Autophagy is a phylogenetically conserved cellular housekeeping pathway that plays pleiotropic roles in cellular and organismal homeostasis (Levine and Kroemer, 2008). In contrast to general (e.g. starvation-induced) autophagy, which is thought to be nonspecific, a specialized form of autophagy that has been termed selective autophagy, specifically targets unwanted cytoplasmic contents (e.g. viruses, intracellular bacteria, damaged mitochondria and endoplasmic reticulum, lipid droplets, peroxisomes) for engulfment by double-membraned vesicles (the so-called autophagosomes) and then delivered to lysosomes for destruction (Khaminets et al., 2016). Although our understanding of the mechanism(s) of selective autophagy has progressed significantly in recent years, much remains to be learned about this process before it can be harnessed for clinical use, for instance, to treat infectious diseases, cancer and conditions related to aging.

To this end, we performed a high-content, image-based, genome-wide screen to identify host factors involved the selective autophagy of Sindbis virus (virophagy) (Orvedahl et al., 2011). This screen identified genes that blocked the colocalization of a red fluorescent Sindbis virus capsid protein with microtubule-associated protein 1 light chain 3 alpha (MAP1LC3A, also known as LC3) conjugated to green fluorescent protein (GFP-LC3), a marker of autophagosomes. To our surprise, three FA genes, FANCC, FANCF and FANCL that, like the other FA genes, had no known association with autophagy, were confirmed positives in the virophagy screen. We also found a high degree of overlap between the positives from the virophagy screen and the genes that are required for another type of selective autophagy – Parkin-mediated autophagy of damaged mitochondria (a form of mitophagy) – suggesting a conservation of cellular factors required for the selective autophagy of seemingly unrelated cytoplasmic cargoes.

FANCC is required for virophagy

We first confirmed that FANCC is not required for non-selective starvation-induced autophagy but is required for Sindbis virophagy in murine embryonic fibroblasts (MEFs) because the colocalization of mCherry-labeled Sindbis virus capsids and autophagosomes is reduced in Fancc−/− MEFs (Sumpter et al., 2016). We also found that virophagy of a herpes simplex virus type 1 (HSV-1) mutant that lacks a 20 amino acid region of the infected cell protein 34.5 (ICP34.5) neurovirulence gene product − rendering it incapable of binding to the essential autophagy protein Beclin 1 and inhibiting autophagy − is impaired in Fancc−/− MEFs. Ultrastructural analysis of the cytoplasm of wild-type MEFs revealed that HSV-1 nucleocapsids are primarily located within autolysosomes and in the process of being degraded. In contrast, in Fancc−/− MEFs, intact HSV-1 nucleocapsids and enveloped virions can be found free in the cytoplasm, suggesting a failure of their targeting to autophagosomes/autolysosomes (see poster). Similar to other previously identified virophagy factors, such as sequestosome 1 (SQSTM1) (Orvedahl et al., 2010) and SMAD-specific E3 ubiquitin protein ligase 1 (SMURF1) (Orvedahl et al., 2011), FANCC (as well as FANCA) interacted biochemically with the Sindbis virus capsid protein. Additionally, both FANCC and Sindbis virus capsid protein can be immunoprecipiated within LC3-positive membrane structures, which are indicative of autophagosomes.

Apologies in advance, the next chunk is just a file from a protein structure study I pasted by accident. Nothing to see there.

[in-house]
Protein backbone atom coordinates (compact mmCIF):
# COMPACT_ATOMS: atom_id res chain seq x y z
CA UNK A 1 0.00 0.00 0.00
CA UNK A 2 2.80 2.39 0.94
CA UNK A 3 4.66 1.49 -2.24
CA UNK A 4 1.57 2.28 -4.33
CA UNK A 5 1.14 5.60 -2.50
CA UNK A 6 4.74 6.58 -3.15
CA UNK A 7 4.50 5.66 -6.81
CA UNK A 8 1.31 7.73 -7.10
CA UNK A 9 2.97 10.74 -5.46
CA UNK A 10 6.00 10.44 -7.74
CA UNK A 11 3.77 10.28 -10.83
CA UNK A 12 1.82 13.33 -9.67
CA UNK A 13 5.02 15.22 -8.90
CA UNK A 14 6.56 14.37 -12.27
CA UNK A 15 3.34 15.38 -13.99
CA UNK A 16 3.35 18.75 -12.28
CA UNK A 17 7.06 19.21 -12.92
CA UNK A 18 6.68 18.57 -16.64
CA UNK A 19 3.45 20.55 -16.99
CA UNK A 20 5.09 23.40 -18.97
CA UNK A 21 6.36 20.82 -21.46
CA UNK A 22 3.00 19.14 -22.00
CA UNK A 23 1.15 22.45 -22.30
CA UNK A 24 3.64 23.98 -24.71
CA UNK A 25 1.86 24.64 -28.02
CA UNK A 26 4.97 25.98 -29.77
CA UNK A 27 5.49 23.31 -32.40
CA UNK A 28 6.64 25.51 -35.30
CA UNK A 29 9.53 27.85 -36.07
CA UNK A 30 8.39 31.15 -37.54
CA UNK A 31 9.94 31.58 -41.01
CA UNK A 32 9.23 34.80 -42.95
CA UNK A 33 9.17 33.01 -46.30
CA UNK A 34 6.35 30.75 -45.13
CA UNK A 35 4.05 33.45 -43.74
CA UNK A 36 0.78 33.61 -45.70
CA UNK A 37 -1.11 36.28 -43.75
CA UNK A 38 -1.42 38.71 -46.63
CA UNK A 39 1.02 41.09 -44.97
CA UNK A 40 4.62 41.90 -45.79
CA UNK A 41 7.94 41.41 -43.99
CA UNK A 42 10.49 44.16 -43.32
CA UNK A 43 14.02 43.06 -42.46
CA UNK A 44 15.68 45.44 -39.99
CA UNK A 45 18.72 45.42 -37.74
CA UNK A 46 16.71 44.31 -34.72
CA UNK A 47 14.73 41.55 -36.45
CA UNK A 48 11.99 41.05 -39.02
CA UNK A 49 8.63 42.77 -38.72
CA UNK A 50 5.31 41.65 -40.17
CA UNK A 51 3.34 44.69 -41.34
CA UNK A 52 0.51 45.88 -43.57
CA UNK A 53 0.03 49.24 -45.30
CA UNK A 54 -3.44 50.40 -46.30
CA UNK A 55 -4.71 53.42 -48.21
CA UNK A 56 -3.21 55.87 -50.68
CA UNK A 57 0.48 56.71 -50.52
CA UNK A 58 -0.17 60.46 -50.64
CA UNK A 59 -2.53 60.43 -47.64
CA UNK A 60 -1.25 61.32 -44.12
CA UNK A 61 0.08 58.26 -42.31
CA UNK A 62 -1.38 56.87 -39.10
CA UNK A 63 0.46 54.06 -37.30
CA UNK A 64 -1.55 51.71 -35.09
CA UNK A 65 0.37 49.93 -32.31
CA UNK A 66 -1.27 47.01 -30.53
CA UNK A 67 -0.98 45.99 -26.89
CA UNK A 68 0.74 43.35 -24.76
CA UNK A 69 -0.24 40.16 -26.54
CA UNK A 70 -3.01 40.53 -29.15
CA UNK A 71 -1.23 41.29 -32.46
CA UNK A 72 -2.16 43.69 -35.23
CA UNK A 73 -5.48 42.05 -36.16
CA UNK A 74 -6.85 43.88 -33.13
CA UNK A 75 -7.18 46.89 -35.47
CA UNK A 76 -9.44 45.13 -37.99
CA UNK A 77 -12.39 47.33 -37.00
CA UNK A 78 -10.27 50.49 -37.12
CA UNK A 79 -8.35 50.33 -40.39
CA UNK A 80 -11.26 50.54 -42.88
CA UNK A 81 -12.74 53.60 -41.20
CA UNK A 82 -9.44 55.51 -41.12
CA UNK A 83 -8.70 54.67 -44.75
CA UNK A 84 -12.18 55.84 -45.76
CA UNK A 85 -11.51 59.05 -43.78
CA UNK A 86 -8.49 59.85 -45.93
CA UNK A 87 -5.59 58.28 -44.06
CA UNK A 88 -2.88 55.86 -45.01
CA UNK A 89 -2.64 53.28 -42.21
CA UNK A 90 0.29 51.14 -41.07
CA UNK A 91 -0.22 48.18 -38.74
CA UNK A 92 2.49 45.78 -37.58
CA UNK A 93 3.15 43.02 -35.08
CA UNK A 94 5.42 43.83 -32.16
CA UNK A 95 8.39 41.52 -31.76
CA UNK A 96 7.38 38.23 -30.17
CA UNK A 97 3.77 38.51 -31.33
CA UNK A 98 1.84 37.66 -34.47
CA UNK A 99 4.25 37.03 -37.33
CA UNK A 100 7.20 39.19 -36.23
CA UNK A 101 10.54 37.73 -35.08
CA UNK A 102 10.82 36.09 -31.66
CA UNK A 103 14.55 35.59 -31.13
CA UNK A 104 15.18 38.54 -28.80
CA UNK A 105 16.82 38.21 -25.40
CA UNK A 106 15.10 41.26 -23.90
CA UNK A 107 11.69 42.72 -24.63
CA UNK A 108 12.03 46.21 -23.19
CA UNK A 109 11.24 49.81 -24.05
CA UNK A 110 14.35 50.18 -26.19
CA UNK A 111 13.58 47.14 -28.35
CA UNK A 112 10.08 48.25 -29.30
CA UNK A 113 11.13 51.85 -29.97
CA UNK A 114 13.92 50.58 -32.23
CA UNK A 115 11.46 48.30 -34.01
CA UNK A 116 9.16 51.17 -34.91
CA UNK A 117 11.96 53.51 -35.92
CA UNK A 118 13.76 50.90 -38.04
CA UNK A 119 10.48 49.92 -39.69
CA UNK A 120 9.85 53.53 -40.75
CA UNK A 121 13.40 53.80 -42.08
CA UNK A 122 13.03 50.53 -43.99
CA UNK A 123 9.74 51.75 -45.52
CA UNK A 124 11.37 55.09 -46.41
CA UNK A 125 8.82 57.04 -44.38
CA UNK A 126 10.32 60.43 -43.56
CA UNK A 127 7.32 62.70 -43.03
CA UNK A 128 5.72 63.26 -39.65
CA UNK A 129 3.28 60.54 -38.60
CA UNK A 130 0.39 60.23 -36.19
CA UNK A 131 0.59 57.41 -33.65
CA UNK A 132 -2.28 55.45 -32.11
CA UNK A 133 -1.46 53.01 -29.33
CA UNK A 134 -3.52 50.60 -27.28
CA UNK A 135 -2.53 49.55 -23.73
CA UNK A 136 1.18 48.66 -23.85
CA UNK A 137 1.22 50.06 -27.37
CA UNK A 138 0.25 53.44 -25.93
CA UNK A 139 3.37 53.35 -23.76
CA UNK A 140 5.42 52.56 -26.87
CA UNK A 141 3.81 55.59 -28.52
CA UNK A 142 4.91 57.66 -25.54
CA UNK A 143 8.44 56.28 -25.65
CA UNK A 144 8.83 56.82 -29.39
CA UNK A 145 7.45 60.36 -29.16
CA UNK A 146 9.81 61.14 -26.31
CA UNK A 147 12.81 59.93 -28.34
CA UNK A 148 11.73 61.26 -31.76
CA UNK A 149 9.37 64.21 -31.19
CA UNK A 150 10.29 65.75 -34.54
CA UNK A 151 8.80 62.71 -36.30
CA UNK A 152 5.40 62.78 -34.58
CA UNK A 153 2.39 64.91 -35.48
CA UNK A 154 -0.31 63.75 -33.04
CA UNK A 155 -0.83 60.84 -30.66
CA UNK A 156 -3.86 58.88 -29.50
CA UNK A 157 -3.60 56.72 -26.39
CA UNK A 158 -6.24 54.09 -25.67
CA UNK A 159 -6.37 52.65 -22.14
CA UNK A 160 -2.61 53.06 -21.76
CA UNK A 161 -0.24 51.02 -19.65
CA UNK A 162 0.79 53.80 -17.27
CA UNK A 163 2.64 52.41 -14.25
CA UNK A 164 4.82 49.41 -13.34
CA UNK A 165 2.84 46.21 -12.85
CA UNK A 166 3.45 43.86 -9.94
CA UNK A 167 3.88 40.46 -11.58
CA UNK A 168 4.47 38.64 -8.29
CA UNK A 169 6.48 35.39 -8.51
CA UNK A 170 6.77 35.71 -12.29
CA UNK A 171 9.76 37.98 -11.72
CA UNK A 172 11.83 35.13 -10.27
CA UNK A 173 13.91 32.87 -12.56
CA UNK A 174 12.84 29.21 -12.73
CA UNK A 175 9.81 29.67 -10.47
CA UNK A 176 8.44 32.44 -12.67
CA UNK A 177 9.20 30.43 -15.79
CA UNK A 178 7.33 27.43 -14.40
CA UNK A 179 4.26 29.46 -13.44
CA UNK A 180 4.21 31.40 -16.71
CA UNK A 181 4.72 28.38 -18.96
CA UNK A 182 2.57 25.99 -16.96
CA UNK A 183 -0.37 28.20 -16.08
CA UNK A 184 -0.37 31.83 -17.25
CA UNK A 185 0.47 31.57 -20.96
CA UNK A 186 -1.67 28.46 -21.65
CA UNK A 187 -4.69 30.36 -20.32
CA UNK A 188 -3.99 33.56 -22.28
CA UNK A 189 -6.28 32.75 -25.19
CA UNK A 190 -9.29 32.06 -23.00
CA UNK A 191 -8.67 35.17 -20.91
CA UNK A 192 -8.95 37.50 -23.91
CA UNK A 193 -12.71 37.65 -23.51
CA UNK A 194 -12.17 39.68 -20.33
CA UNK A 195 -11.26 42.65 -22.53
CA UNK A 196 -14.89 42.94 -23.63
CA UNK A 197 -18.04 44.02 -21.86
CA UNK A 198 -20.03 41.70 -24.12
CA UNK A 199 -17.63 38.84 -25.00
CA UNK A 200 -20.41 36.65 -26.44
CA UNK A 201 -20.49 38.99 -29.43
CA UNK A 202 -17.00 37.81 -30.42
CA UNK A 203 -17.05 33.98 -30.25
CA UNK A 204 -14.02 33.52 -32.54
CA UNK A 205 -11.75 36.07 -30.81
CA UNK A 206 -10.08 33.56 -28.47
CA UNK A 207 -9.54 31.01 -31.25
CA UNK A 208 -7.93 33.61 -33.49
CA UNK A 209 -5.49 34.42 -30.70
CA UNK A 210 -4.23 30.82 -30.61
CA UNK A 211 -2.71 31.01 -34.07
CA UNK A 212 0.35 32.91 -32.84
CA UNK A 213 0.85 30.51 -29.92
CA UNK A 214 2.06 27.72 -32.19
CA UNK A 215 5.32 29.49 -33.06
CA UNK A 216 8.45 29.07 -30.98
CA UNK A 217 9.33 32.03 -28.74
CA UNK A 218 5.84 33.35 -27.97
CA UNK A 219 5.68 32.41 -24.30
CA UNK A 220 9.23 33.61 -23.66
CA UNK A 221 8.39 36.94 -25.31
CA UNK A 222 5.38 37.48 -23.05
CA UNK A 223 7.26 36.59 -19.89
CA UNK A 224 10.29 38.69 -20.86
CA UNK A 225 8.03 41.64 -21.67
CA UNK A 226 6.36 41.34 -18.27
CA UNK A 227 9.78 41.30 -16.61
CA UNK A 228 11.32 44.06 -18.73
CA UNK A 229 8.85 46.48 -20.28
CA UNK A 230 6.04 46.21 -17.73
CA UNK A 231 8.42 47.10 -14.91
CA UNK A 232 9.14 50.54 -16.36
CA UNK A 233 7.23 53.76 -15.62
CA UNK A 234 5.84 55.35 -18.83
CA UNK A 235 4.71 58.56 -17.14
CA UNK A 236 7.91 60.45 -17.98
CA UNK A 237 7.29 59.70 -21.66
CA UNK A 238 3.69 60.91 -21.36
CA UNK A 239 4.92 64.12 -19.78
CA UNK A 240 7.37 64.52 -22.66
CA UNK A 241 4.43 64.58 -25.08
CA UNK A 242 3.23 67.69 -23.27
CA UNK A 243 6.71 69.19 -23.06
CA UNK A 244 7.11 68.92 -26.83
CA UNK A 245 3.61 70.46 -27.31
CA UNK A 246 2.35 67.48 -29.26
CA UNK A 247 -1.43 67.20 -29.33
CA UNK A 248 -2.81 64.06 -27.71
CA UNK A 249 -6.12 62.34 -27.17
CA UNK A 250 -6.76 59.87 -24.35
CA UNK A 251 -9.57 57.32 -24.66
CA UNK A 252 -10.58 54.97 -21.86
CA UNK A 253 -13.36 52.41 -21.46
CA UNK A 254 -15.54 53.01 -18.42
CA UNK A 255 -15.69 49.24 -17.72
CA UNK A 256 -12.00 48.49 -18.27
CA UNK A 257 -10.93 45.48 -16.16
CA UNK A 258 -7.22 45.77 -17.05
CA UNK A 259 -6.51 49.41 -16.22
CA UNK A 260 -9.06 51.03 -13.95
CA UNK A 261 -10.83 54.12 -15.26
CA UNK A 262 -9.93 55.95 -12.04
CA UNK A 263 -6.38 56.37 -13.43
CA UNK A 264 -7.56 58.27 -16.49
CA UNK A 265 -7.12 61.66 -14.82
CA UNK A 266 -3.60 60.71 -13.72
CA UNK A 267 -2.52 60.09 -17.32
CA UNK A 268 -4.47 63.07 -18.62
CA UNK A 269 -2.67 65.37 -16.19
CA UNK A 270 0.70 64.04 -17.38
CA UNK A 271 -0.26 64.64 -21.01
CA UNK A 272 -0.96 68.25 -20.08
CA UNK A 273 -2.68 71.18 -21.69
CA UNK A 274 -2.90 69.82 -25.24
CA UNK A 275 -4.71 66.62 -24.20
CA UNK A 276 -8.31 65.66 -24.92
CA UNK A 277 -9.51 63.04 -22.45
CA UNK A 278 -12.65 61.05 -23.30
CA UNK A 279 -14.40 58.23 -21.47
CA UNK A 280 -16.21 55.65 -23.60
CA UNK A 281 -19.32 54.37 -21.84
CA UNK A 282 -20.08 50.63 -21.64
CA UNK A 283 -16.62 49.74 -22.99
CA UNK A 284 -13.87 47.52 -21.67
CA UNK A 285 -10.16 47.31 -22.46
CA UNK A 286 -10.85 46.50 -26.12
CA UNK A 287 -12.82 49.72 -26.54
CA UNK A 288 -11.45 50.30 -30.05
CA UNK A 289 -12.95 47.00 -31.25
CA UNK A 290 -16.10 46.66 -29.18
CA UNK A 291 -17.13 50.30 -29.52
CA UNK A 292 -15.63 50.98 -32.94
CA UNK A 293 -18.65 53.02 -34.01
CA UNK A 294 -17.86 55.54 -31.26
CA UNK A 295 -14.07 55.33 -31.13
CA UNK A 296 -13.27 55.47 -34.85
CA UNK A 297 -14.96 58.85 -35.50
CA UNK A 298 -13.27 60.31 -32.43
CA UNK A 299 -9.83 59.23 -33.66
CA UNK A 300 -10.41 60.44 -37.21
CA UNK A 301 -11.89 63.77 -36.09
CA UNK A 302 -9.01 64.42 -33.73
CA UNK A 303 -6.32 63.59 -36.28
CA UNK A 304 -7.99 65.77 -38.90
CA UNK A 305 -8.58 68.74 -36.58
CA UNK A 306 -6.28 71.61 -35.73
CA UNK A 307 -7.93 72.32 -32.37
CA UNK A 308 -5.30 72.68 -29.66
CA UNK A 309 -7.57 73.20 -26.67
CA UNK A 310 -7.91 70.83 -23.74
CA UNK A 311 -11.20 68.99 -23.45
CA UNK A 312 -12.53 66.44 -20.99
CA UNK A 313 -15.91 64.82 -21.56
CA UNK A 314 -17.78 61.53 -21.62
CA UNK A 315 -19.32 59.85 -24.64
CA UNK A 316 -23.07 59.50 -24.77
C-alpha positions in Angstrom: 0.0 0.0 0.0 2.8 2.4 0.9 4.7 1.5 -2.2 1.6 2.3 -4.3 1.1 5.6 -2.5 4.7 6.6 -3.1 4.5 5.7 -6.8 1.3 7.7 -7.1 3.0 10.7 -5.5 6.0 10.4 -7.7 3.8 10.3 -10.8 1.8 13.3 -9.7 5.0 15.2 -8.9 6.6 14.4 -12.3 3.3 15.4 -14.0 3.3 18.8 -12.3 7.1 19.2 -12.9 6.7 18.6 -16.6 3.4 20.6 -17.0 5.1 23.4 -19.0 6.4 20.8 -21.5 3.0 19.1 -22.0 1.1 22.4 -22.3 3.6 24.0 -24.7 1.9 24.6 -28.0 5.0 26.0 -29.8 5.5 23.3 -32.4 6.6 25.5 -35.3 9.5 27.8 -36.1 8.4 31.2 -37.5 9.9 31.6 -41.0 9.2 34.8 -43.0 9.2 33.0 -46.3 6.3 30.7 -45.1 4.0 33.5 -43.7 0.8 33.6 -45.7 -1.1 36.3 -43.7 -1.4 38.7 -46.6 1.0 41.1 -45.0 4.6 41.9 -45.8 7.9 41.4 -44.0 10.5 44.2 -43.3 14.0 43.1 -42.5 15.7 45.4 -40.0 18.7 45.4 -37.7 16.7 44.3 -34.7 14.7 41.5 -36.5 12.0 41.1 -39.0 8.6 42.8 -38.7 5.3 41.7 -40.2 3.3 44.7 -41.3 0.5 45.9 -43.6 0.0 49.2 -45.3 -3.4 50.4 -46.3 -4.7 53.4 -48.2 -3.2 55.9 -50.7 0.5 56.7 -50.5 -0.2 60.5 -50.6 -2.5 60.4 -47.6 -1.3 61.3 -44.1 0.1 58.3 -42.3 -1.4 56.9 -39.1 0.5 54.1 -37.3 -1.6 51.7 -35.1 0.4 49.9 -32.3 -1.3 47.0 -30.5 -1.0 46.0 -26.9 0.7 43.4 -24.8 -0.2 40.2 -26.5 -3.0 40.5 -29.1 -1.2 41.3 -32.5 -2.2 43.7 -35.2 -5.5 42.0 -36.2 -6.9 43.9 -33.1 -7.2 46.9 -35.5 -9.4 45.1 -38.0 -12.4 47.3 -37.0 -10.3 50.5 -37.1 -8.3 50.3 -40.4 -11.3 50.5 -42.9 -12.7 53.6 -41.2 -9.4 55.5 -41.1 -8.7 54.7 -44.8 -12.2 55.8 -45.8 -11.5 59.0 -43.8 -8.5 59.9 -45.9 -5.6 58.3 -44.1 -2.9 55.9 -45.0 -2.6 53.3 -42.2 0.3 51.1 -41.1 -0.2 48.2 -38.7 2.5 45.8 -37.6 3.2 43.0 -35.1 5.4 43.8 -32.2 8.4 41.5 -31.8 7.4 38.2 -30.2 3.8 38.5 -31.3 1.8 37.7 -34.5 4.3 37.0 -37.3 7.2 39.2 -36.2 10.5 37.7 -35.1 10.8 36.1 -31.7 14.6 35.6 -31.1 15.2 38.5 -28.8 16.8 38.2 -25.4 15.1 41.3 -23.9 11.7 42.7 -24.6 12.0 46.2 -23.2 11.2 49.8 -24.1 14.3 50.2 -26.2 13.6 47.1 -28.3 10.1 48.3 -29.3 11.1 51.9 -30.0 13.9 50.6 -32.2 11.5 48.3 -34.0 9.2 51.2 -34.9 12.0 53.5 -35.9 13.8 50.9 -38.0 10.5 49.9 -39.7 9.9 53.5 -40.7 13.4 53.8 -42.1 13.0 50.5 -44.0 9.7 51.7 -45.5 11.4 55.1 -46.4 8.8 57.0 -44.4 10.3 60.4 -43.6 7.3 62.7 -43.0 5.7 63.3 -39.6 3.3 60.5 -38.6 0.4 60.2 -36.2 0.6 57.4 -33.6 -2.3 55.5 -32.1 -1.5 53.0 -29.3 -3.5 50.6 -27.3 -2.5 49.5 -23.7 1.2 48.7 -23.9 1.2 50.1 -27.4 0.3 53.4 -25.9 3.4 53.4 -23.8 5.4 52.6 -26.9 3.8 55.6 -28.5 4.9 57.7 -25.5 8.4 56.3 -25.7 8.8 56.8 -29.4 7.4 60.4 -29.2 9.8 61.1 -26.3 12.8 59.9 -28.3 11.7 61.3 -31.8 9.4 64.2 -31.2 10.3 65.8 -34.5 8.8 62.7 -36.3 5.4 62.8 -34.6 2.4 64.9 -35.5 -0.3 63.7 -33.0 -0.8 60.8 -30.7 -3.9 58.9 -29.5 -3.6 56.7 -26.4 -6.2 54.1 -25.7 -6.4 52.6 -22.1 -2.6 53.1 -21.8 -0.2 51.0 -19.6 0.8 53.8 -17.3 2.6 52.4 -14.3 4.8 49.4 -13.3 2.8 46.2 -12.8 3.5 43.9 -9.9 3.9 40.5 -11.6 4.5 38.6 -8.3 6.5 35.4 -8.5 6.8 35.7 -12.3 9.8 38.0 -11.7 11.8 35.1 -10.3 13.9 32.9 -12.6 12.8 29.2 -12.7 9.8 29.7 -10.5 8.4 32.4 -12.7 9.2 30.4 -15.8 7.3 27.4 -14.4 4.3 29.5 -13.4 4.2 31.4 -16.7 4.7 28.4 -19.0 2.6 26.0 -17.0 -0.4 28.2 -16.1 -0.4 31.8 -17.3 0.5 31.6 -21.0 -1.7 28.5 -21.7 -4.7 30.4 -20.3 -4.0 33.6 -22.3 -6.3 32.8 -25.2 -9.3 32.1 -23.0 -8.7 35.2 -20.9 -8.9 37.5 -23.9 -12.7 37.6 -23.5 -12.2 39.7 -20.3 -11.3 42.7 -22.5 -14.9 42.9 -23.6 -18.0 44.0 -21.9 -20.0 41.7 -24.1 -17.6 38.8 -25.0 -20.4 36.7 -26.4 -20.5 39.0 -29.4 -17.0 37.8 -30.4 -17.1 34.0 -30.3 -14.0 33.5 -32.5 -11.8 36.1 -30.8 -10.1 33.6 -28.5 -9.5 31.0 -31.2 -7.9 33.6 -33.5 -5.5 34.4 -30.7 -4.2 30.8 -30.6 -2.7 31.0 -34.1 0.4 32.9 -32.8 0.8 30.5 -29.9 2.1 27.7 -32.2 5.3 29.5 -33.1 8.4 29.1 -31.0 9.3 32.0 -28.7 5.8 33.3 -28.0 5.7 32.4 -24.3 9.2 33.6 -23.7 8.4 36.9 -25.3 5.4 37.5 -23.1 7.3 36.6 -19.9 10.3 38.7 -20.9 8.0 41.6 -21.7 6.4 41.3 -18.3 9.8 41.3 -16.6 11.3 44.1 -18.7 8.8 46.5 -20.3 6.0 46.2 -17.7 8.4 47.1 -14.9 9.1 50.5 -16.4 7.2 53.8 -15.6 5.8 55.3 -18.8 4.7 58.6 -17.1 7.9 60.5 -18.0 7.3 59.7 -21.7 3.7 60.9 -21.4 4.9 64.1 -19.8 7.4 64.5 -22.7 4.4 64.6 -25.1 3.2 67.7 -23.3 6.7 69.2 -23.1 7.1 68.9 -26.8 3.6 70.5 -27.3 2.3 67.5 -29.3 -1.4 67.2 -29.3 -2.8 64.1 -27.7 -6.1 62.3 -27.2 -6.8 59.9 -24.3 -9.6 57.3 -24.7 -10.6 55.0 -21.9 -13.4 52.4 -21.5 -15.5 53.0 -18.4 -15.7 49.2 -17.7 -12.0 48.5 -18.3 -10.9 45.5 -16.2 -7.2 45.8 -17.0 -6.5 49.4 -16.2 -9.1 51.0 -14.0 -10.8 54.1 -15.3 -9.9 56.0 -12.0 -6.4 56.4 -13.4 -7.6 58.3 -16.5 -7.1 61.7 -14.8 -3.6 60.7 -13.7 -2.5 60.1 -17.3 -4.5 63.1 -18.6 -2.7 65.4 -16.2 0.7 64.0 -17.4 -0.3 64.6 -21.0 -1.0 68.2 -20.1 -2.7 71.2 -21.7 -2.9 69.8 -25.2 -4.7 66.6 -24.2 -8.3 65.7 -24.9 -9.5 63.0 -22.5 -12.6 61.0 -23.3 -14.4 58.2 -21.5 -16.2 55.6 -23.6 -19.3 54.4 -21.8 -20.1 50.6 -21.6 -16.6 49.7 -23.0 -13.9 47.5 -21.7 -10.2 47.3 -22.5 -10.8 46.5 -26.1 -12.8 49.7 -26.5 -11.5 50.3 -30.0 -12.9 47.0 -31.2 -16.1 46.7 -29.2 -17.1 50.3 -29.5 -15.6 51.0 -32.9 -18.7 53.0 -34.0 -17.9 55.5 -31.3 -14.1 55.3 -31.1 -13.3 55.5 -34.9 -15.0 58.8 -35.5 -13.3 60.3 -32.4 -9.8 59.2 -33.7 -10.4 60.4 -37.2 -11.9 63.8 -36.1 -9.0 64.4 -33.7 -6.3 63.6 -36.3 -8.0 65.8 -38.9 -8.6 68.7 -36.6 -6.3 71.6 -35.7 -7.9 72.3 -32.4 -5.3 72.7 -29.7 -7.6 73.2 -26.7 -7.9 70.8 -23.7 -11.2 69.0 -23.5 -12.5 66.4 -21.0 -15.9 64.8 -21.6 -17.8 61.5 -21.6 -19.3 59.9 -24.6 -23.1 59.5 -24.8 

Importantly, Fancc−/− mice are more susceptible to death after intracerebral inoculation with both the neuronotropic RNA virus (Sindbis) and the neuronotropic DNA virus (HSV-1) (Sumpter et al., 2016). This increased susceptibility to lethal CNS infection is associated with increased neuronal cell death (as measured by TUNEL staining; see poster) and increased viral antigen loads, but not with raised levels of infectious virus titers. These phenotypes in mice with deletion of a selective autophagy factor (FANCC) are consistent with those observed in previous studies of mice with neuronal deficiency of Atg5 − a core component of the autophagy machinery (Orvedahl et al., 2010; Yordy et al., 2012). These results suggest that the autophagy pathway exerts its pro-survival role during viral infections of the CNS by removing excess viral protein products and preventing cell death due to proteotoxicity, i.e. damage of cellular functions due to protein misfolding.

Taken together, the in vitro and in vivo studies with Sindbis virus and HSV-1 (see poster) indicate that FANCC is an adaptor protein during virophagy that functions in antiviral host defense in the CNS (Sumpter et al., 2016). The precise mechanism by which FANCC and, potentially, additional FA proteins function to deliver viral cargoes for autophagic destruction remains to be elucidated, as do the precise mechanisms by which FANCC protects mice in vivo against lethal neuronotropic viral disease.

FANCC is required for mitophagy in a DDR-independent manner

While by definition selective autophagy is associated with exquisite cargo selectivity, there is also extensive evidence for shared mechanisms that are involved in the selective targeting of diverse intracellular cargoes (Khaminets et al., 2016). For example, the E3 ligase Parkin plays an important role in both the removal of damaged mitochondria (mitophagy) (Pickrell and Youle, 2015) and the autophagic targeting of the intracellular bacterium Mycobacterium tuberculosis (Manzanillo et al., 2013). Moreover, as noted above, there is extensive overlap between genes (including FANCC, FANCF and FANCL) that are required for selective virophagy and mitophagy − another form of selective autophagy (Orvedahl et al., 2011).